Oak Fired Octopus | Guard and Grace

  1. Cooking “Low and Slow” – A great dish doesn’t always come quickly and it’s a matter of dedicating the time it needs to properly prepare it. Guard and Grace’s Oak Fired Octopus is a perfect example. Octopus can be baked, steamed, rapid boiled, etc. However, because we slow cook our octopus, we create a tender dish that melts in your mouth. Put in the time!
  2. Wood Fired Grill – I love the wood fired grill we have at my steakhouse, Guard and Grace. With proper technique, a wood fired grill can add a recognizable “wow factor” to any dish – it imparts such a deep flavor in the food, and is essential to many of the dishes we produce at Guard and Grace.
  3. Maintaining an Organized Kitchen – Keeping an organized kitchen allows everything to run smoothly and efficiently. Everything should be clean, properly maintained and in its proper place. I like to say that if there was a blackout in the restaurant, our team should still be able to function and move forward with service.

Ryan Shields, executive chef at Austin's Bullfight:

  1. Braising - Being able to take a large, heavily worked muscle and apply low heat for an extended period of time with moisture gives the meat this wonderful unctuous texture. You can also use the same technique on the stove top to braise vegetables like carrots, endives, cabbage and more, to elevate textures and flavors.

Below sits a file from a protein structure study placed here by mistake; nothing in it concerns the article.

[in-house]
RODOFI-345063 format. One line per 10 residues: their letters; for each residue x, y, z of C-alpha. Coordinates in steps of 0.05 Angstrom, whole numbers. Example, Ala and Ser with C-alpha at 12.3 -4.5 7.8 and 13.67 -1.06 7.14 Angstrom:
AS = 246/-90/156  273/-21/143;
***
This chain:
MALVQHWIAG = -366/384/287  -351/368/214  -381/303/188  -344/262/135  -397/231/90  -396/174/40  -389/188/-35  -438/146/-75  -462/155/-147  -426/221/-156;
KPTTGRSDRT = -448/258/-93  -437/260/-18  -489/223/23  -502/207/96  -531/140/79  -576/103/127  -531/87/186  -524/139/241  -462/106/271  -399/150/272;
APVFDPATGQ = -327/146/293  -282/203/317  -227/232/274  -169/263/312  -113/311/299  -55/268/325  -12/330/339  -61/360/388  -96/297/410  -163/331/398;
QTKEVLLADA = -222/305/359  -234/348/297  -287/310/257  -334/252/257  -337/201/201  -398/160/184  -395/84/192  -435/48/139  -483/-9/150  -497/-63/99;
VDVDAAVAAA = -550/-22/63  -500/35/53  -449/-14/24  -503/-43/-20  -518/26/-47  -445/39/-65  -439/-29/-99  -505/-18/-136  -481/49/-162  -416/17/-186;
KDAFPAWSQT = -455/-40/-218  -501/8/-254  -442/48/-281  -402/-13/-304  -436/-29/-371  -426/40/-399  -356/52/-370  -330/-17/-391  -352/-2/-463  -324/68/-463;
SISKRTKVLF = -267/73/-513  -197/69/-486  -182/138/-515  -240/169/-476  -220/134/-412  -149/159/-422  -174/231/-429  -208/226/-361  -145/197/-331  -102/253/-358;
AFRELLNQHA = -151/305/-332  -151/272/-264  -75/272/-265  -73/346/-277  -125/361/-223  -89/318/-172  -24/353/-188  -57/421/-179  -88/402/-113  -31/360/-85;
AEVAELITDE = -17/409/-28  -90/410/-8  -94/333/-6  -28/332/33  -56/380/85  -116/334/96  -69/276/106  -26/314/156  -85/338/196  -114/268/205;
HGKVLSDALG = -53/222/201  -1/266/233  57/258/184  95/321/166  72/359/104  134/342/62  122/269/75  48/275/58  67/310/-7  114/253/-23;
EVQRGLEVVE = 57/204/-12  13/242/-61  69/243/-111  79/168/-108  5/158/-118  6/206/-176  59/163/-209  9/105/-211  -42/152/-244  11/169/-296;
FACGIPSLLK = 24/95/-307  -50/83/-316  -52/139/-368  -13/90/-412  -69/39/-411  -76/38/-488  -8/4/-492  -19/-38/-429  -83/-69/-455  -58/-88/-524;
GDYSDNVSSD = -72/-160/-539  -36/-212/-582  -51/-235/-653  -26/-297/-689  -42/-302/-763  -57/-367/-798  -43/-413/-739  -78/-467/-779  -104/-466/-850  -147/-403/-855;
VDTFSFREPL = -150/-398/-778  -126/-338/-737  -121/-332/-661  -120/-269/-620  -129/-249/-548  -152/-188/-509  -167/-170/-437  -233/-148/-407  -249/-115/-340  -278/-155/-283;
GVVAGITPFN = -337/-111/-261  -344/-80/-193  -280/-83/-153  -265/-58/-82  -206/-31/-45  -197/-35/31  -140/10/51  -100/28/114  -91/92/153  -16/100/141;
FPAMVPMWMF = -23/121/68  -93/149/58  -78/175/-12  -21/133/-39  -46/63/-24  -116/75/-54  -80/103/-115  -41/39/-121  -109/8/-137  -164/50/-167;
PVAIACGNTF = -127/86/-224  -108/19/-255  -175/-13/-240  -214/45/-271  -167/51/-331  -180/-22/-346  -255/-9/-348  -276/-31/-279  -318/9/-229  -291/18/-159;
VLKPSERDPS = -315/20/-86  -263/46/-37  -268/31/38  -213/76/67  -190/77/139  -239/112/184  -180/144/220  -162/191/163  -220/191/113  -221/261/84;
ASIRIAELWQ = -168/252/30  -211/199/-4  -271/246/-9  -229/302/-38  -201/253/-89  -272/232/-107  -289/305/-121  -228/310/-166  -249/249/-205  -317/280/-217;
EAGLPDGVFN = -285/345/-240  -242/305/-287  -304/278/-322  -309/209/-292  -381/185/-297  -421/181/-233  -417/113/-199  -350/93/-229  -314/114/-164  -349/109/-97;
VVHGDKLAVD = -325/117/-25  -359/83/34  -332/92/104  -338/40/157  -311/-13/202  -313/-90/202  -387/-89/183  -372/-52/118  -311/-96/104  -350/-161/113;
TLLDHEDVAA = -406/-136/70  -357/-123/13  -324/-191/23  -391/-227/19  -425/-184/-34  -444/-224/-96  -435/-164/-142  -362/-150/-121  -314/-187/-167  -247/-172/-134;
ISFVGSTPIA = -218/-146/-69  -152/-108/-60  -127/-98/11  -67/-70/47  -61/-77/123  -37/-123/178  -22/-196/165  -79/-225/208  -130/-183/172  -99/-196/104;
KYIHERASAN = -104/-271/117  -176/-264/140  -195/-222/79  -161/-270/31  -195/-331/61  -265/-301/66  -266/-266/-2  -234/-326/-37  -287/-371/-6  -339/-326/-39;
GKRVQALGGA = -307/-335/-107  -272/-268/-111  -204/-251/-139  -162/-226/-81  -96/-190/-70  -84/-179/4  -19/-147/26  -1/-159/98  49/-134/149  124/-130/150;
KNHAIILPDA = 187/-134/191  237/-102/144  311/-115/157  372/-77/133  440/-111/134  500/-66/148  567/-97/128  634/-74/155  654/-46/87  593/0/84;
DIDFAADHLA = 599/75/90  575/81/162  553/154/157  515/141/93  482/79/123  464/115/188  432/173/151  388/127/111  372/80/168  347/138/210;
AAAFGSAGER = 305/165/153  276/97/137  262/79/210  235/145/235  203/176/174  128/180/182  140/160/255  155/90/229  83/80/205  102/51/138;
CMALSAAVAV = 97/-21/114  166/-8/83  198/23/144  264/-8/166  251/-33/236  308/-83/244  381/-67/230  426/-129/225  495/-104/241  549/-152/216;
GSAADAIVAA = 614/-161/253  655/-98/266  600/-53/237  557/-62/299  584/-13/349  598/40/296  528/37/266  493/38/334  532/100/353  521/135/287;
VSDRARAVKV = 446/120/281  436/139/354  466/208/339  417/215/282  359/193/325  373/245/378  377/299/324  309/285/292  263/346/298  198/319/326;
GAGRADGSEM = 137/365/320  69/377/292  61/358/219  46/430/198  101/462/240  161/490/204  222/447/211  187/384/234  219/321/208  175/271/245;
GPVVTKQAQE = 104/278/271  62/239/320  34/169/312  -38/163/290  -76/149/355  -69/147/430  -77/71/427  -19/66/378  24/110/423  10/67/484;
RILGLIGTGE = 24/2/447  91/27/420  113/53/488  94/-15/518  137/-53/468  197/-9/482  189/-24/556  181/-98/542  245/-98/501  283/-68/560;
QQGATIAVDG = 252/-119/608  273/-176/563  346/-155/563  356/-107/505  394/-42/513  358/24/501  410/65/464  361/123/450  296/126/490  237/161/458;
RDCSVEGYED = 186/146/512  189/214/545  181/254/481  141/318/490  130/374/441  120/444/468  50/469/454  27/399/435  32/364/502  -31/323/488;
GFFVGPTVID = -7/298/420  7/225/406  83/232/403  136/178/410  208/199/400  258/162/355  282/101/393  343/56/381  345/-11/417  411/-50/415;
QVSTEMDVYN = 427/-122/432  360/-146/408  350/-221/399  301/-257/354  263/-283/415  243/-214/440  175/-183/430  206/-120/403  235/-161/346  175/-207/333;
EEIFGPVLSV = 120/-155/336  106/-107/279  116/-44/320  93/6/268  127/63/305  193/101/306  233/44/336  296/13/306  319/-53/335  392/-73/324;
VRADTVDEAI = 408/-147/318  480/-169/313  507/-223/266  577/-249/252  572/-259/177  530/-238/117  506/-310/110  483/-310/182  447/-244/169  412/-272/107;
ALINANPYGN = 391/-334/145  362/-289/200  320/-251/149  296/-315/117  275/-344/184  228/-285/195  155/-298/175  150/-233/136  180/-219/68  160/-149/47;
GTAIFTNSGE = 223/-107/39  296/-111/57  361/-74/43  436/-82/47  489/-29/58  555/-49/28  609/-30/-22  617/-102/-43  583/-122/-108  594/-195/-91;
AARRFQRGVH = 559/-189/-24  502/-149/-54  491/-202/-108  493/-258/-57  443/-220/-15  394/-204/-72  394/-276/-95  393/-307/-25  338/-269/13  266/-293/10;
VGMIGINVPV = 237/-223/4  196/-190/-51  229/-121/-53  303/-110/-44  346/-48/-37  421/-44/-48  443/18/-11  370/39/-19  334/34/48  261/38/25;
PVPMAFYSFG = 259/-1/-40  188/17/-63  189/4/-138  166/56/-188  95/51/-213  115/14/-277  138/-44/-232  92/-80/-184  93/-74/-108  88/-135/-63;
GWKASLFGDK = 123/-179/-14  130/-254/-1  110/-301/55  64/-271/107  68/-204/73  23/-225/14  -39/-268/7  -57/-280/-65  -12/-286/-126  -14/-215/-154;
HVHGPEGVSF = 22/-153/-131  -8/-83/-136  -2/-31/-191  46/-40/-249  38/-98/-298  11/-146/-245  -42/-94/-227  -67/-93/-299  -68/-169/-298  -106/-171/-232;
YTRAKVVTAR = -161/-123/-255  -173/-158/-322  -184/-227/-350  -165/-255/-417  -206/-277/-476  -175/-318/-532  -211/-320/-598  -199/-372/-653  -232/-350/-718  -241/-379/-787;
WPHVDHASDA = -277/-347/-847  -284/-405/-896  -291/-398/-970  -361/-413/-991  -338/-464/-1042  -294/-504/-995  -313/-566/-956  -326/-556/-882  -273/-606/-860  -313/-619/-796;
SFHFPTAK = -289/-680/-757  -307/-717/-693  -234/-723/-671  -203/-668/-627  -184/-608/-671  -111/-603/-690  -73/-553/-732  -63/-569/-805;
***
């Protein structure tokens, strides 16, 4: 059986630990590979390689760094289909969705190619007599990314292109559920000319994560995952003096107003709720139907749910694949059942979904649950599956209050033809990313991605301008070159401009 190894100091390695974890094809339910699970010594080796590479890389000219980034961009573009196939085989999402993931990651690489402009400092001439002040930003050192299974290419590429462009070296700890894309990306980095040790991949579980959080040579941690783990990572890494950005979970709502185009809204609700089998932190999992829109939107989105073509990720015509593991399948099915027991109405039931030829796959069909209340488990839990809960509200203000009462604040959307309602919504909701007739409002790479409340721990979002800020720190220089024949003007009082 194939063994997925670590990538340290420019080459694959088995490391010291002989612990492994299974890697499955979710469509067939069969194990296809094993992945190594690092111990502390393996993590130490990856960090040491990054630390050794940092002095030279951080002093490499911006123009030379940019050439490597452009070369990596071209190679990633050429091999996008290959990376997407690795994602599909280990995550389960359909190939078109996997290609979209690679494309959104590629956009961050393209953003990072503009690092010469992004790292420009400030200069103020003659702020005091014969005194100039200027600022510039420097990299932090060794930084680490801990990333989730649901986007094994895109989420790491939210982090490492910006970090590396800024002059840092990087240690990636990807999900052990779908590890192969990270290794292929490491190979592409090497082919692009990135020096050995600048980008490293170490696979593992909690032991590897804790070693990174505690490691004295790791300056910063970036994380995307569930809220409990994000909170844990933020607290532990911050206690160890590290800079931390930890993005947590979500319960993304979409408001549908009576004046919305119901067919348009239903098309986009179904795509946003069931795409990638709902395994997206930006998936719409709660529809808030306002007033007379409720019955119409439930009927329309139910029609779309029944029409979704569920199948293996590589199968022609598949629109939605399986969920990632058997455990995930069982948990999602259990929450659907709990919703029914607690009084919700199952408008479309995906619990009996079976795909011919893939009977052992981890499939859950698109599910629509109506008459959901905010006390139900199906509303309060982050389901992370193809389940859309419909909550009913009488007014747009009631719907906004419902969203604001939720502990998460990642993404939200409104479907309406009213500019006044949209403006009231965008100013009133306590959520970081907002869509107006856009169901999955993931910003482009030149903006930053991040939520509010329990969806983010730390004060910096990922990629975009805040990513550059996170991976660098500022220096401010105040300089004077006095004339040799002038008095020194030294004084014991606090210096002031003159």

2. Searing/Roasting/Basting -These are three techniques, but I group them all together since everything takes place in one pan. Nothing is more satisfying than for example, taking a lamb leg, separating out all the muscle groups individually, then searing at a high heat on all sides to ensure a nice caramelization. Then you reduce the heat and baste with whole butter, garlic cloves, thyme and rosemary sprigs to flavor the meat.
  3. Curing- I love the transformation of what salt, sugar and spices can do to proteins, given the right ratio and time. In the past we have done lightly cured Branzini with salt, sugar, Spanish vermouth, lemon, Aleppo pepper, saffron, and fennel pollen. The cure created a soft amber ring around the outside of the fillets, yet the flavor of the vermouth, lemon, and fennel pollen was sutble enough to still be able to taste the fish.

Madeline Koch, executive chef at Chicago’s Nellcôte

  1. Roasting - Roasting vegetables to bring out their natural sweetness.
  2. Braising - Braising makes anything extremely tender and it soaks up all the flavors of the liquid you are cooking it in for an added flavor boost.  
  3. Grilling - Grilling over an open fire with wood brings out so much flavor, whether it be meat, fish, or vegetables.

Justin Hilbert, executive chef of LA’s Maude

  1. Purees - silky smooth vegetable purees are one of my favorites.
  2. Juicing - we use a lot of different juices here at Maude. Fruit and vegetable juices for a variety of applications.
  3. Roasting - as it is one of the core techniques of cooking.

Rachel Yang, chef and owner of Seattle’s Joule

  1. Fermentation
  2. Marination
  3. Pickling

Jesse Knott, Chef at Detroit's Standby

  1. Reverse Sear
  2. Anti Griddle
  3. Broasting

Gabriel Rucker, chef and owner of Portland’s Le Pigeon

  1. Grilling
  2. Boiling
  3. Roasting